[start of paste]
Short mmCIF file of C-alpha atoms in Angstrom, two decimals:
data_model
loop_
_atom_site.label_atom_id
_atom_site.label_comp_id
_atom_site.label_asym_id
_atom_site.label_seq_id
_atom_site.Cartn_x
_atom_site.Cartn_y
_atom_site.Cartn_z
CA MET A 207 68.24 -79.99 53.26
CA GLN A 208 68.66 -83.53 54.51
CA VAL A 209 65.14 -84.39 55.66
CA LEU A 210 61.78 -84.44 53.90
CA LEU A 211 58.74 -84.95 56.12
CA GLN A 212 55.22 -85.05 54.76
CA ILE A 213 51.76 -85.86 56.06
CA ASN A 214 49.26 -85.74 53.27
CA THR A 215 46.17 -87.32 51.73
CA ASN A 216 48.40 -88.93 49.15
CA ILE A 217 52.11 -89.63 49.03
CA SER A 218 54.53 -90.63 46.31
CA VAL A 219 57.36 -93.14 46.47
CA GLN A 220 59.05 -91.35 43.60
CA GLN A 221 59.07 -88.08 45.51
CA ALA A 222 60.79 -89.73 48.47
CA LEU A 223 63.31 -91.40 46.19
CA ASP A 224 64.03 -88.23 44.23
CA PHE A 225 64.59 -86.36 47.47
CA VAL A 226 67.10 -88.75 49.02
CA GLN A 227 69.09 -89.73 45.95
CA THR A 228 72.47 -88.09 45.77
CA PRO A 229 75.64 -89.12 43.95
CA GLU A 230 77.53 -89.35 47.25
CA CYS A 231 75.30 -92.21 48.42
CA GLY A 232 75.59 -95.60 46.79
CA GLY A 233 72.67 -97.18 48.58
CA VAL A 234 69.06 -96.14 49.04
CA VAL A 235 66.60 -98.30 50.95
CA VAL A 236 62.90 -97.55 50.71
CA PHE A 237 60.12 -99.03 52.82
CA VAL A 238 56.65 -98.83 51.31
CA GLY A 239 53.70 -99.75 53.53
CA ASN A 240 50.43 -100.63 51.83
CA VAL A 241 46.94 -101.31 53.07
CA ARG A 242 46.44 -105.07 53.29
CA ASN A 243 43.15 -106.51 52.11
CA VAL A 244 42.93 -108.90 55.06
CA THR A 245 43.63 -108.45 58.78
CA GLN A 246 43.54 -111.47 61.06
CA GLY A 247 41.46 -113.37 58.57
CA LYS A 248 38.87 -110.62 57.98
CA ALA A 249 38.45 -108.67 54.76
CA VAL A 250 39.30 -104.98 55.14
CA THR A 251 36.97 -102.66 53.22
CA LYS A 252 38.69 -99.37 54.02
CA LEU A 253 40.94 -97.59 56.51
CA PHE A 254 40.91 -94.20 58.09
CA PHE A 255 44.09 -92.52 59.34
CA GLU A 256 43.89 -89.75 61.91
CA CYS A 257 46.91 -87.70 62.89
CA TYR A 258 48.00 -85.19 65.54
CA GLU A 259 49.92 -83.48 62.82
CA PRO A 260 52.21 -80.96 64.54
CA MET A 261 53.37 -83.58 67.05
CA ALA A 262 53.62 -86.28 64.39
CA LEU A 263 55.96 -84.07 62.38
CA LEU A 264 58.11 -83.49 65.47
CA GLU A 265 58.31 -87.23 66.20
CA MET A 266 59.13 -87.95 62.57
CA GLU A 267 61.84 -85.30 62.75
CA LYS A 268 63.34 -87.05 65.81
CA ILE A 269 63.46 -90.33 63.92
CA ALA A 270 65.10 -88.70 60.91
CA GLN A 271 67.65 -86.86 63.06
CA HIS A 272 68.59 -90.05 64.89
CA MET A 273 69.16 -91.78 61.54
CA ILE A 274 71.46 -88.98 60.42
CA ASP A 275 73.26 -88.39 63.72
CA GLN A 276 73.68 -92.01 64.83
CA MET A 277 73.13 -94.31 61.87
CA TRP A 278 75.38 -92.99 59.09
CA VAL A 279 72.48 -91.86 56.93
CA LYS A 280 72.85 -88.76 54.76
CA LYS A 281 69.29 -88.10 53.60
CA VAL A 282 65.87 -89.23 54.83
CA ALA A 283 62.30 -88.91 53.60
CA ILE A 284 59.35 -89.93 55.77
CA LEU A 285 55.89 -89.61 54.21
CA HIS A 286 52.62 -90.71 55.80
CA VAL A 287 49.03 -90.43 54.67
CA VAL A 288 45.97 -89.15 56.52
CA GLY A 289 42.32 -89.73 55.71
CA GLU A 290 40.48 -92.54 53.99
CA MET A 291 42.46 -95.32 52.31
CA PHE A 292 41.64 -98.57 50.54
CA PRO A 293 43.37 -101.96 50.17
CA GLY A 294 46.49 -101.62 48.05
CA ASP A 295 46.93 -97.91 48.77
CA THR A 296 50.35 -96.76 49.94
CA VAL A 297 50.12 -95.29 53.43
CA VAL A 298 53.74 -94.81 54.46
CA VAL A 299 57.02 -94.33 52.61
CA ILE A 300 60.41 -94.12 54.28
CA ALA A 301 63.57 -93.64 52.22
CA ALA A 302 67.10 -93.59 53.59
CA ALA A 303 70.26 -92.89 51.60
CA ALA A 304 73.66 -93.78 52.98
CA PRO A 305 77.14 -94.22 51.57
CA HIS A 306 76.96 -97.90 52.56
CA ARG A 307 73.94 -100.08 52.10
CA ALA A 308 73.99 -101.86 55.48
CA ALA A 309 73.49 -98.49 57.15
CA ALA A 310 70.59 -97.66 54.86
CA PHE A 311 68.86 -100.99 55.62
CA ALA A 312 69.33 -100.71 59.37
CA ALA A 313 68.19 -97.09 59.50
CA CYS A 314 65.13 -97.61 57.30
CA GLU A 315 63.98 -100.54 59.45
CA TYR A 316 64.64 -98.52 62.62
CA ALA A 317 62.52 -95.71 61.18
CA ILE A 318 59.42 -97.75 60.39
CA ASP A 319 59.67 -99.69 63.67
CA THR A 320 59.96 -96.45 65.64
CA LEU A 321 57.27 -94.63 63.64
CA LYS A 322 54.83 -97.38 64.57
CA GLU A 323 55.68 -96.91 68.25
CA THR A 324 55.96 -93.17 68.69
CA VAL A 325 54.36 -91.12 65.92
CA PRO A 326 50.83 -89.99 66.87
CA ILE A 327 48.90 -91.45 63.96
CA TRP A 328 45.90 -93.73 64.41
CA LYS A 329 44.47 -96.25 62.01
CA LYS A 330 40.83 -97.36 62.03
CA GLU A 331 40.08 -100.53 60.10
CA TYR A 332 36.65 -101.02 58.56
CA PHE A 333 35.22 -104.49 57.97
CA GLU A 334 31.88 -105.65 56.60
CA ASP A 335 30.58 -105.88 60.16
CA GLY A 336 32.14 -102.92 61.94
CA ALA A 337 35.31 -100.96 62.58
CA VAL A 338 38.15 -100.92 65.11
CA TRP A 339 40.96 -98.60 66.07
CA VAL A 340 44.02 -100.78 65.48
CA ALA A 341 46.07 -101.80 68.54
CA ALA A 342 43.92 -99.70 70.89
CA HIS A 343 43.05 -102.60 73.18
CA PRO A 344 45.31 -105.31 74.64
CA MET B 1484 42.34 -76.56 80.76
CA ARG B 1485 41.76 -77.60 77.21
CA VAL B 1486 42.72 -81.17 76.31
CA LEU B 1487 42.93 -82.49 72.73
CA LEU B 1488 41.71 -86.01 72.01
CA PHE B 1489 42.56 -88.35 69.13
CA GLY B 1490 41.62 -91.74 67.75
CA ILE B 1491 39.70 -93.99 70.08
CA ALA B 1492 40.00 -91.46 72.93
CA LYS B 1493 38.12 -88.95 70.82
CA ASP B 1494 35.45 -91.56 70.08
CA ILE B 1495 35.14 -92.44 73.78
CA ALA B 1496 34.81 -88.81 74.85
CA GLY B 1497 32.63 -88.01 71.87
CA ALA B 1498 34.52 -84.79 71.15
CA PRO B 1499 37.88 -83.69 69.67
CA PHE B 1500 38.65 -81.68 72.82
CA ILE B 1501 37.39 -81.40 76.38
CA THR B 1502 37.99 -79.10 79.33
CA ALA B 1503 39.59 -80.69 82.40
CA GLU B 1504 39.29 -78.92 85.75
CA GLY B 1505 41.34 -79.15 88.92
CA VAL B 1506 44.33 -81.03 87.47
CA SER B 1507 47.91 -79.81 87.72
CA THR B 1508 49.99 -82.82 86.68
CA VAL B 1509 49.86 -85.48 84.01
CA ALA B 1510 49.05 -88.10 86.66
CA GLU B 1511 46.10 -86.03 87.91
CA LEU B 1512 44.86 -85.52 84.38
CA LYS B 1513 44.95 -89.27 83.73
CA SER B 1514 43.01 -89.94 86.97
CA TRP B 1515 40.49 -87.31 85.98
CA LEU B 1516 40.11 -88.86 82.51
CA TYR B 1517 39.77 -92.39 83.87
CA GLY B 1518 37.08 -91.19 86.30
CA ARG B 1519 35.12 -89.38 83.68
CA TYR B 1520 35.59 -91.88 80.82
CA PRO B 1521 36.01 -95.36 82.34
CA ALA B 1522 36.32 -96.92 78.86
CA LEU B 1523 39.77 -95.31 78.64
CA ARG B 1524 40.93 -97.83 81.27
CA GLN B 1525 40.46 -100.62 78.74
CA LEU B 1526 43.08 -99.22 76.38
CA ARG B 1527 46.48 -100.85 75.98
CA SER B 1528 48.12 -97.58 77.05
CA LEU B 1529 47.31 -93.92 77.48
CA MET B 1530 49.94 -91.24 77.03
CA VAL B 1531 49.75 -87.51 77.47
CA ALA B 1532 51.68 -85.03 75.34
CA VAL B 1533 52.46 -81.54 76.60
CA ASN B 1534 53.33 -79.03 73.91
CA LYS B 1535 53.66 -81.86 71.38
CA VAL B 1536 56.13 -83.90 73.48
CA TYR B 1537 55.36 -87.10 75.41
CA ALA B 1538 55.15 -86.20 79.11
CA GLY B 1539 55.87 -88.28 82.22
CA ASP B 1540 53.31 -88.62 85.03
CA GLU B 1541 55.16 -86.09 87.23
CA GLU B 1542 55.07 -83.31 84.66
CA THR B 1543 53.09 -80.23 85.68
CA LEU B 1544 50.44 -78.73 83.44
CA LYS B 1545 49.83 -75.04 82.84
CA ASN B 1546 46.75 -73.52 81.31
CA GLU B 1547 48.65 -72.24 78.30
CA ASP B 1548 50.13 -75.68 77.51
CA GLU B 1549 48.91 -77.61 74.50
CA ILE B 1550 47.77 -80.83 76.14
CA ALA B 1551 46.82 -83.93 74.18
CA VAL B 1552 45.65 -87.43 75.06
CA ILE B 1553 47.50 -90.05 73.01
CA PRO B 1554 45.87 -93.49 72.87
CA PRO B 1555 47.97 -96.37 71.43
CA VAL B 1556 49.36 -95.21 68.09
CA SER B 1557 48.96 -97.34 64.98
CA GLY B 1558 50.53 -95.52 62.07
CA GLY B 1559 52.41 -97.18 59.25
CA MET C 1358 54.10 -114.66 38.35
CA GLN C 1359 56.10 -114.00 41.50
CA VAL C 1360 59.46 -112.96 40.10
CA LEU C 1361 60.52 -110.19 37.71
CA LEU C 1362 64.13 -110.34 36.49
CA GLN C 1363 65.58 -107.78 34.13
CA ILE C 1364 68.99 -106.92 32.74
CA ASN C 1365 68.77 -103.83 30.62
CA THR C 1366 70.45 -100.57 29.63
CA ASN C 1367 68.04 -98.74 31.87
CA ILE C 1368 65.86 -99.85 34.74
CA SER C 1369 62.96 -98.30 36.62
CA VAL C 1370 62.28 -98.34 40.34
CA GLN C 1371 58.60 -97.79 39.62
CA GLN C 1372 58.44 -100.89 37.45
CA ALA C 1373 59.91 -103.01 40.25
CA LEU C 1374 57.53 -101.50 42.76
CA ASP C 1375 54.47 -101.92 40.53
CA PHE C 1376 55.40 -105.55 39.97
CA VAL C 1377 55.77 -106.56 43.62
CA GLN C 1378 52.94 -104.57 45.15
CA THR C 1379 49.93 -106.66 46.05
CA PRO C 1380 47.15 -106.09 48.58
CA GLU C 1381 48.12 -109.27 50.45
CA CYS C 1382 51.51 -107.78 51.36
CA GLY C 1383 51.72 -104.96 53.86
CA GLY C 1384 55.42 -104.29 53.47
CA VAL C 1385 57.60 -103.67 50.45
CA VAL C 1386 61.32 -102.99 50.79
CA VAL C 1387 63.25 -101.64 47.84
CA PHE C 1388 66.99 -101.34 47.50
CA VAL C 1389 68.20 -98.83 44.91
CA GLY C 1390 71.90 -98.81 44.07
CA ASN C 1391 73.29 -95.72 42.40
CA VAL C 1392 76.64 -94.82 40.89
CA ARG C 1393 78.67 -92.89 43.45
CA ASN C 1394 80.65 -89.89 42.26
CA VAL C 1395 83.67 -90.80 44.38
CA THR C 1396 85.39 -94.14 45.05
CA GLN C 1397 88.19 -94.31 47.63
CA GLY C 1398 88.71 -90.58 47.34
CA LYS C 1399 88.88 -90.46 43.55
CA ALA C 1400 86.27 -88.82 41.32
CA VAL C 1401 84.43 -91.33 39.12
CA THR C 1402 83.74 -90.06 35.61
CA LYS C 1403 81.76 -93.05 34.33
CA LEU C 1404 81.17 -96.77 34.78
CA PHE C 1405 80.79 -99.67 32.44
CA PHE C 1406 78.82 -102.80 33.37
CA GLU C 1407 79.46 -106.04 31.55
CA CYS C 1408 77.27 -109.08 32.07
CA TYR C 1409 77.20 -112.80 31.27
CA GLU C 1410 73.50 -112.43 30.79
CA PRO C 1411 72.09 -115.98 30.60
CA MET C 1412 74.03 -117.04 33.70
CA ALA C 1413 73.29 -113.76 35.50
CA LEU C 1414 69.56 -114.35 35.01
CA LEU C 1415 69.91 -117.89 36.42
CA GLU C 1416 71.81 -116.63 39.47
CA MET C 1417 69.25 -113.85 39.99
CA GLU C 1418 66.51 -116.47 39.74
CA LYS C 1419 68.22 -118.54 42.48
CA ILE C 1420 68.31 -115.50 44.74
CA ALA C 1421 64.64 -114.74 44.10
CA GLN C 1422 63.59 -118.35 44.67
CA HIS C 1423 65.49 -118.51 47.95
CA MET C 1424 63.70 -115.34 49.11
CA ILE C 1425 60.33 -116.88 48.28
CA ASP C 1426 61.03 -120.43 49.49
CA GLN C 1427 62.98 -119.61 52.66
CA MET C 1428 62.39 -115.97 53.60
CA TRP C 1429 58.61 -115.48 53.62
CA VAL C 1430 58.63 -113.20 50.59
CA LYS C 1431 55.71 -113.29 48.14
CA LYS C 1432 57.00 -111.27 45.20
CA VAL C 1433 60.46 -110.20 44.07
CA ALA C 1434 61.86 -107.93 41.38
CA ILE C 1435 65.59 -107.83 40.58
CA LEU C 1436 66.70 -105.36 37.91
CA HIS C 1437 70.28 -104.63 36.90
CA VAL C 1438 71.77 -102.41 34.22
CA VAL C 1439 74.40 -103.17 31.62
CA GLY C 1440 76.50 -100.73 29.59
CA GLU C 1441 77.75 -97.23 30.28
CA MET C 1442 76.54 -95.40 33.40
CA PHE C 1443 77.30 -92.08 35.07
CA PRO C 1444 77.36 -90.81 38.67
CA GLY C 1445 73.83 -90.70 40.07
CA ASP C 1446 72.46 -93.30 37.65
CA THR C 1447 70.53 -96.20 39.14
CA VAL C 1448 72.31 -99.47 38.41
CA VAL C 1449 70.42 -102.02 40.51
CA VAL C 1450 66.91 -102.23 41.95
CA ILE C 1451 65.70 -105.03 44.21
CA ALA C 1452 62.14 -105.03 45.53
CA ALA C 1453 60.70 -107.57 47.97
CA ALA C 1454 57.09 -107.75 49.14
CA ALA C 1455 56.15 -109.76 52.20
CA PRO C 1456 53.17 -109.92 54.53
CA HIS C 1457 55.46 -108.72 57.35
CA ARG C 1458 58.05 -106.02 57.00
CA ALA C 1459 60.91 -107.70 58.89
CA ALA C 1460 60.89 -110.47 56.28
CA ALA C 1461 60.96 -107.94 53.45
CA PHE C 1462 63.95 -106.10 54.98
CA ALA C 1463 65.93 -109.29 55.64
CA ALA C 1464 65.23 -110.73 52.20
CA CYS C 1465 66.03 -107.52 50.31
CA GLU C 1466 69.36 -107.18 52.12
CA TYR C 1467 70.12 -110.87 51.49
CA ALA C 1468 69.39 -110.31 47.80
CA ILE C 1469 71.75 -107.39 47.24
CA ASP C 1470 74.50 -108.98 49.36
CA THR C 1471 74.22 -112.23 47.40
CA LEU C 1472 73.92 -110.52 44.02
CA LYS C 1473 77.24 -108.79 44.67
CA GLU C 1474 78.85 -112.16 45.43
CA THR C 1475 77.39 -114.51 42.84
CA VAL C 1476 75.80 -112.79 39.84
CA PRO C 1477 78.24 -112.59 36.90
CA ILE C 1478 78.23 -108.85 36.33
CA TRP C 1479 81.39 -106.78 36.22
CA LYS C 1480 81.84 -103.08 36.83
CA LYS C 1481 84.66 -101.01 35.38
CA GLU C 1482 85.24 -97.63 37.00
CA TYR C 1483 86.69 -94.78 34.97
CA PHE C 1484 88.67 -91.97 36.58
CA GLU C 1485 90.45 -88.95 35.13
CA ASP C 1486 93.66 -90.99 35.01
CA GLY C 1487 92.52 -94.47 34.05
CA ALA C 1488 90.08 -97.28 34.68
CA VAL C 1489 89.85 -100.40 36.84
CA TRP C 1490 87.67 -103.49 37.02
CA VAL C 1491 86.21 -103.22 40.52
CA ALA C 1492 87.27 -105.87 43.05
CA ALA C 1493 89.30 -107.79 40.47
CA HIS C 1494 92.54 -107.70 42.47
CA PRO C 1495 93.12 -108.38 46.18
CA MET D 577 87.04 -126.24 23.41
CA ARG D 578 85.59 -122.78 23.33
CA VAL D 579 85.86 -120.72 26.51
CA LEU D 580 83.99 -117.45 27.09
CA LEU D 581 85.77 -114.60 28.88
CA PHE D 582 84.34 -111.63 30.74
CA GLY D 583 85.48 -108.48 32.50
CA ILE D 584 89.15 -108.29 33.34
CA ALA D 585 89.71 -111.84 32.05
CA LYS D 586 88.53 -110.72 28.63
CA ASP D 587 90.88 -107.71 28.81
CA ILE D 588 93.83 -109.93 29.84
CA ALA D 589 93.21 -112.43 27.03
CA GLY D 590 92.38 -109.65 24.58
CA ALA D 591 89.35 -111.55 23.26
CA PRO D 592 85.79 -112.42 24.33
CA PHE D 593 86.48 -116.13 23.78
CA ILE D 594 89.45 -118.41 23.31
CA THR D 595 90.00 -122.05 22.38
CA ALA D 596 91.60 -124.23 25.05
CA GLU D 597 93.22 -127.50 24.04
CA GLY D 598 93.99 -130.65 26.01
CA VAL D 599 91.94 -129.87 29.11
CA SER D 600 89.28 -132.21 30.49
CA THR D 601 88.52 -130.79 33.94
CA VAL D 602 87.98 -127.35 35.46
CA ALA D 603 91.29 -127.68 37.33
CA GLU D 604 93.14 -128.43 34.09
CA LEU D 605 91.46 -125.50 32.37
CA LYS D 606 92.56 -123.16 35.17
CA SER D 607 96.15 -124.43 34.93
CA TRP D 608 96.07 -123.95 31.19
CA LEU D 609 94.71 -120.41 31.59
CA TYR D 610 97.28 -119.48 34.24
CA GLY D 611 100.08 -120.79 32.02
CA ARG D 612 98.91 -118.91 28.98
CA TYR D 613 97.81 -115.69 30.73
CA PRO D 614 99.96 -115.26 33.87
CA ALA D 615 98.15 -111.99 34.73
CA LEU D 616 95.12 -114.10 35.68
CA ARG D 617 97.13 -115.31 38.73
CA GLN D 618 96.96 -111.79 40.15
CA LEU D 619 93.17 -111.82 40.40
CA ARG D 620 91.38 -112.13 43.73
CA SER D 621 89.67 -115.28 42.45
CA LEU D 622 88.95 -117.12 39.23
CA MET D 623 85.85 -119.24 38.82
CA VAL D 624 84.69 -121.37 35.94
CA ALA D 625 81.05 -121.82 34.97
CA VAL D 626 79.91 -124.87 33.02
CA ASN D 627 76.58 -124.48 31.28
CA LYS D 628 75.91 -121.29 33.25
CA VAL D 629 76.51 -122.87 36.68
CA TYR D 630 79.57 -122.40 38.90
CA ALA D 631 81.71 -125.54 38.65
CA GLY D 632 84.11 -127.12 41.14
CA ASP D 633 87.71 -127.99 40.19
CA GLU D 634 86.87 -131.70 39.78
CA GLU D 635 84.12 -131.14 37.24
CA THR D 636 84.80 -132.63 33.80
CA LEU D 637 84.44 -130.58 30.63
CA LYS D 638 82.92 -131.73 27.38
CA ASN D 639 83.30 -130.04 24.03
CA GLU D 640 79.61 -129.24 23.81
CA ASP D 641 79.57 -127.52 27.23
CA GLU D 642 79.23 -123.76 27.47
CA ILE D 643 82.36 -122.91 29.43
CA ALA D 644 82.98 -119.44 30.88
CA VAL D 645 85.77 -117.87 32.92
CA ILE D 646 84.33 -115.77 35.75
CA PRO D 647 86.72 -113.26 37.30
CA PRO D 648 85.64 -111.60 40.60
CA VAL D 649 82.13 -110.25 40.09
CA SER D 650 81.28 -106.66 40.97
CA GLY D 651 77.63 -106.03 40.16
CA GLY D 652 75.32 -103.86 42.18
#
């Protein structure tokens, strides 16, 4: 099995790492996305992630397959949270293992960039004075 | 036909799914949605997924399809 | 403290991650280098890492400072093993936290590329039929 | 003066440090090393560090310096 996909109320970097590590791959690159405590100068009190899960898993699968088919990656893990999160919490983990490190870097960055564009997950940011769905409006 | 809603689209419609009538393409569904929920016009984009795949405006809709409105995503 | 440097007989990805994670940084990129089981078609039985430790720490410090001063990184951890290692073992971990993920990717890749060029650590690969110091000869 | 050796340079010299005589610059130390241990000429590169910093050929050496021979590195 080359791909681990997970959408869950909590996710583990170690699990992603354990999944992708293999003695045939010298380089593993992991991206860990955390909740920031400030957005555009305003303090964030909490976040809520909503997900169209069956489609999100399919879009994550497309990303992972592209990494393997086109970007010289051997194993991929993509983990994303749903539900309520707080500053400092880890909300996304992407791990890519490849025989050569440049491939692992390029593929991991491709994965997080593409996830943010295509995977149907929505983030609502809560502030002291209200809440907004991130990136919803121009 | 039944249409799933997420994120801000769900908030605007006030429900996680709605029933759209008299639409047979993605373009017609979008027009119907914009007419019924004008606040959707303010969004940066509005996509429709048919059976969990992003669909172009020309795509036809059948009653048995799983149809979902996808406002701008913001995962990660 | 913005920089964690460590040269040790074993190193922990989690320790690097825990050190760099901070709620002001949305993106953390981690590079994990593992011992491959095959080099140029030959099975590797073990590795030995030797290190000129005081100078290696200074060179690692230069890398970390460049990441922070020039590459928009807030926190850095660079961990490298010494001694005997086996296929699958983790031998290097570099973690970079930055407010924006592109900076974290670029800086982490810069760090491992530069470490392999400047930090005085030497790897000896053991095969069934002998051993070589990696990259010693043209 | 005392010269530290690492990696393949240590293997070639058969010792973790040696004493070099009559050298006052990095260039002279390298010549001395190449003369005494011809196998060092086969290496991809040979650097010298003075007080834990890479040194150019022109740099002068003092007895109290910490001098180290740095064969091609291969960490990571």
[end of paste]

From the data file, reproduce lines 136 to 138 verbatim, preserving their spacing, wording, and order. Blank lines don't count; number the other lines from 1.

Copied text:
CA TYR A 332 36.65 -101.02 58.56
CA PHE A 333 35.22 -104.49 57.97
CA GLU A 334 31.88 -105.65 56.60